From the fabric identity of her native Tiv, Benue State, in North Central of Nigeria, Wanger Ayu makes visual culture statement. Her works, of largely mixed media celebrate cultural value in art of traditional and contemporary contents.
And being a fashion designer seemed to have enriched Ayu's work when it comes to expressing creativity that combines the use of the Tiv people 'A’nger' fabric with painting, printmaking and collage. Quite a number of artists coming from non-Fine Art background, by formal training, usually don't stay long in studio art practice before fading off. For Ayu, it is not about quick fix opportunity, but a marathon that has gone pass testing the waters of fine art. "The goal is certainly to have a long and fulfilling art practice and creative career.," Ayu, a self-taught artist assured during a chat. "The process of transitioning to studio practice is both time and resource consuming; it would be unfortunate to abandon it. In my case especially I find healing in art." She added that duration is relative as "impact should be at the heart" sincere creative career. "I don’t plan to change the world with my art, I only hope to share stories that can bring light and even healing or peace to someone else."
Last December, Ayu had a two-artist exhibition titled Weaving Identity from December 17-23, 2021 at DICA Art, Lagos. At the exhibition, her works, sold out, as it were also have enough to chew and suggest in critical contents.
Curator of Weaving Identity, Naomi Edobor noted that in the Multiplicity body of work, Ayu uses the A’nger cloth; a piece of black and white striped plain-woven cloth that is produced on the narrow band loom by the Tiv people of the Benue valley, as a background from which she weaves a tale. Edobor said the entirety of Ayu's work seeks to engage the public by exploring the tensions between past and present. "The A’nger cloth is most popular because it is an average clothe for both men and women - the two complementary forces that make up all aspects and phenomena of life- The colours of the A’nger cloth depict unity, how opposite forces may be complementary, interconnected, and interdependent and how they may give rise to each other as they interrelate to one another."
The curator explained that the multicultural background of Ayu reiterates the exception that the average person in 21st century is a coalescence of multiple cultures and influences. She cited the relevance of the tribal distinctions in a Nigerian context, on the roles of tribe and ethnicity within the country as a micro-reflection of the issues of race and dominance on a global perspective.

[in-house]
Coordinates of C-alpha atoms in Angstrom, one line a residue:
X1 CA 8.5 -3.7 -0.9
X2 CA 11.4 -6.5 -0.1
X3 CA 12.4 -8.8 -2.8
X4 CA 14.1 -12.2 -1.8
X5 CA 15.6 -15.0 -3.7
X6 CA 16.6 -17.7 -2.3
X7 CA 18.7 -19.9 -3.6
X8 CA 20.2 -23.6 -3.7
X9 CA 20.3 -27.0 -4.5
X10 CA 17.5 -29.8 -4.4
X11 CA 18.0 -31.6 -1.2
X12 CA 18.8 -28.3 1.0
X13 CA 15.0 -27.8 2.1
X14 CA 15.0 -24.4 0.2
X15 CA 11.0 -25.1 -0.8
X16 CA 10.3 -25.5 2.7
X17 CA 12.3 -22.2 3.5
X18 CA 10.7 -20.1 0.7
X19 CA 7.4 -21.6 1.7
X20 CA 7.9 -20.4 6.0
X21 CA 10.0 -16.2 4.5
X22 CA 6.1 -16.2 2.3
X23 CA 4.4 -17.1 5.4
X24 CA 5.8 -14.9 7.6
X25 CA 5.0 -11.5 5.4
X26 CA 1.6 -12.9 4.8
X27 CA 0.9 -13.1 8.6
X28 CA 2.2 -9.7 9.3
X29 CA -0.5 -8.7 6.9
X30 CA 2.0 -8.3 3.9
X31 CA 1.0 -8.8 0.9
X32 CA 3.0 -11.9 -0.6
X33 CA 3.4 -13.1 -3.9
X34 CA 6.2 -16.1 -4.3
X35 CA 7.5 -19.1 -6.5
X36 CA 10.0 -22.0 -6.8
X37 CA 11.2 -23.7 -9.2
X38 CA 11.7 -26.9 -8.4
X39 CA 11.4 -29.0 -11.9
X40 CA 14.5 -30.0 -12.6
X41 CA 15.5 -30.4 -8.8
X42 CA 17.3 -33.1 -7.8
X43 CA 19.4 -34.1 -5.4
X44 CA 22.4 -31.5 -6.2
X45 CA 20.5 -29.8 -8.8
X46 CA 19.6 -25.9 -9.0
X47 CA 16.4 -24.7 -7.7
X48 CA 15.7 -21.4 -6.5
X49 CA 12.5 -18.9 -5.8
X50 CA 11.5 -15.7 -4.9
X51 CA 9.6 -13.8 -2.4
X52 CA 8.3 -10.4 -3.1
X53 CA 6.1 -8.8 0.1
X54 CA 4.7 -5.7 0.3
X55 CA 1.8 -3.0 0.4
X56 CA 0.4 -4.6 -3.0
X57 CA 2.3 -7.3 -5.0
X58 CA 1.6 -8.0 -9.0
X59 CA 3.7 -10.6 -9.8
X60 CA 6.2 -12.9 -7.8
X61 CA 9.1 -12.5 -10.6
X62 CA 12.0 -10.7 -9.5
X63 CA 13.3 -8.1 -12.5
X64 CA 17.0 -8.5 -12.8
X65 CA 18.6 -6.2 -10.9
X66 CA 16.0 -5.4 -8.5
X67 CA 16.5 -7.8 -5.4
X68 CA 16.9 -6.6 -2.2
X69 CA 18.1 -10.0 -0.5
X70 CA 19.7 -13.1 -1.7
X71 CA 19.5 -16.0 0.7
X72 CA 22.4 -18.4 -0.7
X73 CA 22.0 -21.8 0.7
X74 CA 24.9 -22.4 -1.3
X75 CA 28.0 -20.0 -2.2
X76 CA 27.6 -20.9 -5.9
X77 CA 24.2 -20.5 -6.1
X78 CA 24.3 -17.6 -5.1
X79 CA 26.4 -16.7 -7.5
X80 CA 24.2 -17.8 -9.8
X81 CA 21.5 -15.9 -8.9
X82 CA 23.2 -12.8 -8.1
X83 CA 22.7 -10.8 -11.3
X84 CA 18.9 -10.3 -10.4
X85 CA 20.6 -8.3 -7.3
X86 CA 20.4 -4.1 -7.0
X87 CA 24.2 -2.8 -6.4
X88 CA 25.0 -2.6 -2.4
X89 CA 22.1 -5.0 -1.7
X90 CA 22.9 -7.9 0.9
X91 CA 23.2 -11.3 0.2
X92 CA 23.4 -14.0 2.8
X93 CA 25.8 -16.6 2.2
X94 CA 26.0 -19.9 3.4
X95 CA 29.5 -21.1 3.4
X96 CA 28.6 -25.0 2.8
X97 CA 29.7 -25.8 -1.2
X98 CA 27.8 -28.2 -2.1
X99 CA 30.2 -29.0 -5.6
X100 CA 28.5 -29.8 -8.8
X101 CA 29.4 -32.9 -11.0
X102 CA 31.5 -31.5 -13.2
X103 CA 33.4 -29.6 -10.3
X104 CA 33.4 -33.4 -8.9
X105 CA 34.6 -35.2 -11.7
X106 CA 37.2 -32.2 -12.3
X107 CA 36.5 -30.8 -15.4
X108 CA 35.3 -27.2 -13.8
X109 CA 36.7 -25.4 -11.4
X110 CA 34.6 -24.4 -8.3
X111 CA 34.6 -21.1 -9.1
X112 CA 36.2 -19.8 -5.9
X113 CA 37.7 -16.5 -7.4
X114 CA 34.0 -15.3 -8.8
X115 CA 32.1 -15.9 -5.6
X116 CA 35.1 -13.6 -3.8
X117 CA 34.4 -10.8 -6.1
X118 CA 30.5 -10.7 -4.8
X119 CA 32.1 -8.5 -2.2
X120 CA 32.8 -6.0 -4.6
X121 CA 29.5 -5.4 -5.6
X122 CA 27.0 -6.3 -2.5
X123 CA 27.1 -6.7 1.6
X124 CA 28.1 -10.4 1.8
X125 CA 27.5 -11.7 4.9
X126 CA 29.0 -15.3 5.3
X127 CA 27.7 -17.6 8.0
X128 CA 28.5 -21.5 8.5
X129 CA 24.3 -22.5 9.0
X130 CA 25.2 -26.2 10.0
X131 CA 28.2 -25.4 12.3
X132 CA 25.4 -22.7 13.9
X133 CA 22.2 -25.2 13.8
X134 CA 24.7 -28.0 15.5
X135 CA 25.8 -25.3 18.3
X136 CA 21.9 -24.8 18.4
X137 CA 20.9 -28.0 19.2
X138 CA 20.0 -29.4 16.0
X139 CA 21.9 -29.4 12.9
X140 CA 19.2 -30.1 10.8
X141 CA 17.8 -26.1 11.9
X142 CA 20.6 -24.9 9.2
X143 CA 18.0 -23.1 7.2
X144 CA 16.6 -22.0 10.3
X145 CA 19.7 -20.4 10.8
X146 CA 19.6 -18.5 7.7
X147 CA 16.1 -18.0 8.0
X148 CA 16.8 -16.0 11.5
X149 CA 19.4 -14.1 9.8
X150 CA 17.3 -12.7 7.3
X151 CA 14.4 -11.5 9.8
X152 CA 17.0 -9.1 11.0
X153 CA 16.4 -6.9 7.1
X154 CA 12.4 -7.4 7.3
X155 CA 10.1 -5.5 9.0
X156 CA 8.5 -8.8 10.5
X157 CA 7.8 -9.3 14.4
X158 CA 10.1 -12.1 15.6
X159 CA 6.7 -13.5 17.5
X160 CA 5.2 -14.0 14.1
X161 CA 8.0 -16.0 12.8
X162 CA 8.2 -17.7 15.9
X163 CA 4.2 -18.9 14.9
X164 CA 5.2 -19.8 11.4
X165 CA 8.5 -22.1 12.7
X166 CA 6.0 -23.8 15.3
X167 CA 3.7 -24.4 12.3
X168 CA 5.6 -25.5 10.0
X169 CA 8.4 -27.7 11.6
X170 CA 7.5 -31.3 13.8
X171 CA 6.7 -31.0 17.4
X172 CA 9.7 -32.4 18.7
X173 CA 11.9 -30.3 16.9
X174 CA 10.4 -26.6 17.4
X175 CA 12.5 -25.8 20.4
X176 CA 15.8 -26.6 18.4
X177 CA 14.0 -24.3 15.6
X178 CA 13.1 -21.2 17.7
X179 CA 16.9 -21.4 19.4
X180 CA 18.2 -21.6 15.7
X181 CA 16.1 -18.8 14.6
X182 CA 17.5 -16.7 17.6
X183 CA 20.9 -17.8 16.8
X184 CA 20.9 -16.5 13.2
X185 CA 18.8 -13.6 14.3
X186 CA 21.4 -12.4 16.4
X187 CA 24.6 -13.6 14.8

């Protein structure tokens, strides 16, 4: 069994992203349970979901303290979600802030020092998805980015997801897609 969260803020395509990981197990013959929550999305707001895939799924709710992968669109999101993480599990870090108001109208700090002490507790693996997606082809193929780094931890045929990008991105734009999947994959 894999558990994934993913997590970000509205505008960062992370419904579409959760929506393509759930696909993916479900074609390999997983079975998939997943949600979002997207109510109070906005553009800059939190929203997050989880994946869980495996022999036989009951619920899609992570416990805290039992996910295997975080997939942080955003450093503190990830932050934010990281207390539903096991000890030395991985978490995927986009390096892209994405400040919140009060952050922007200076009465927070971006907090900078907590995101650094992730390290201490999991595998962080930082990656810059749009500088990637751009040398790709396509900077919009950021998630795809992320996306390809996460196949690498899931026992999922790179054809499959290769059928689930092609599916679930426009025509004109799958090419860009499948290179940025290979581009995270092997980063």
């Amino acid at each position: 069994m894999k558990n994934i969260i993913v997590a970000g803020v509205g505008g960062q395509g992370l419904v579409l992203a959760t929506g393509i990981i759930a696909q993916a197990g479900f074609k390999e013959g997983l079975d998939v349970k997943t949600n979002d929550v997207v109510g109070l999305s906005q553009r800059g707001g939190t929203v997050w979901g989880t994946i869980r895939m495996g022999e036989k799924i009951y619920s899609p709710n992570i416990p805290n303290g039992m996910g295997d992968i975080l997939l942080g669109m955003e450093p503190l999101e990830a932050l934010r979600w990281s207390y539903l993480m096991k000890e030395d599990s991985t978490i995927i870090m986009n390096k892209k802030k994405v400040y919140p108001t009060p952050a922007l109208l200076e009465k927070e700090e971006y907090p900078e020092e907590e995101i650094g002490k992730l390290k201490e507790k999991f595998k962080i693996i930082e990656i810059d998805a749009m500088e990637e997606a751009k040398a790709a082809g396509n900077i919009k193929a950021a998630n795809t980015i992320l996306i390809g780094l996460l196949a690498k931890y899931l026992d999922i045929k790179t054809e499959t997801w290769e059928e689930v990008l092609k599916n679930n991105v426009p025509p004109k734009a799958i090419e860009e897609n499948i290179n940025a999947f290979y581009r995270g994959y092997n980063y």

"We are all different and yet the same, with threads connecting us more closely than we realise, our cultural identity is an essential part of conflict, and conflict resolution, shaping our perceptions and ideas of self," Edobor said. "They are always changing and always being renegotiated, and we are constantly in this shift, forcing us to have debates with ourselves about who we are and who we want to be, always becoming."
Between fashion design and fine art, which one takes more space jn Ayu's creative career? "I believe which takes precedence is seasonal for me," the artist said. "At certain points - especially while transitioning to studio practice - the fashion took up more space. However, since transitioning, the visual arts have taken up more of my time and head space. I think perhaps also because I have been full time in fashion longer, I find myself in a place where I am ready to devote more time to the fine arts."
Wanger Ayu, (b. 1986), studied law at the University of Exeter, UK, and earned a diploma from the French Fashion University (ESMOD), Dubai, UAE. She launched her fashion label, 'Wanger Ayu', which got her the patronage of famous Nigerian author, Chimamanda Ngozi Adichie. Wanger also earned several nominations, including being nominated twice for the Future Awards prize, in the fashion category.
Her transition to studio practice began in 2017 after a surgery left her locked up at home for many weeks, of which she was unable to walk more than a short distance or engage in much physical activity. Art became her therapy and escape, providing freedom. Since then, she has been mentored by some of Nigeria’s old and contemporary masters including Dr Bruce Onobrakpeya and Mr Sam Ovraiti through the Harmattan Workshop Series. Nduwhite Ndubuisi, Uthman Wahab and Patrick Akpojotor, among others mentored Ayu during her informal tutelage in art.
Some of her influences include Vermeer, Collins Sekajugo, Abass Kelani and Billie Zangewa.
|Wenger Ayu's Mba-a-de-ga (they have not stopped), 2021, 56 x 56 inches, |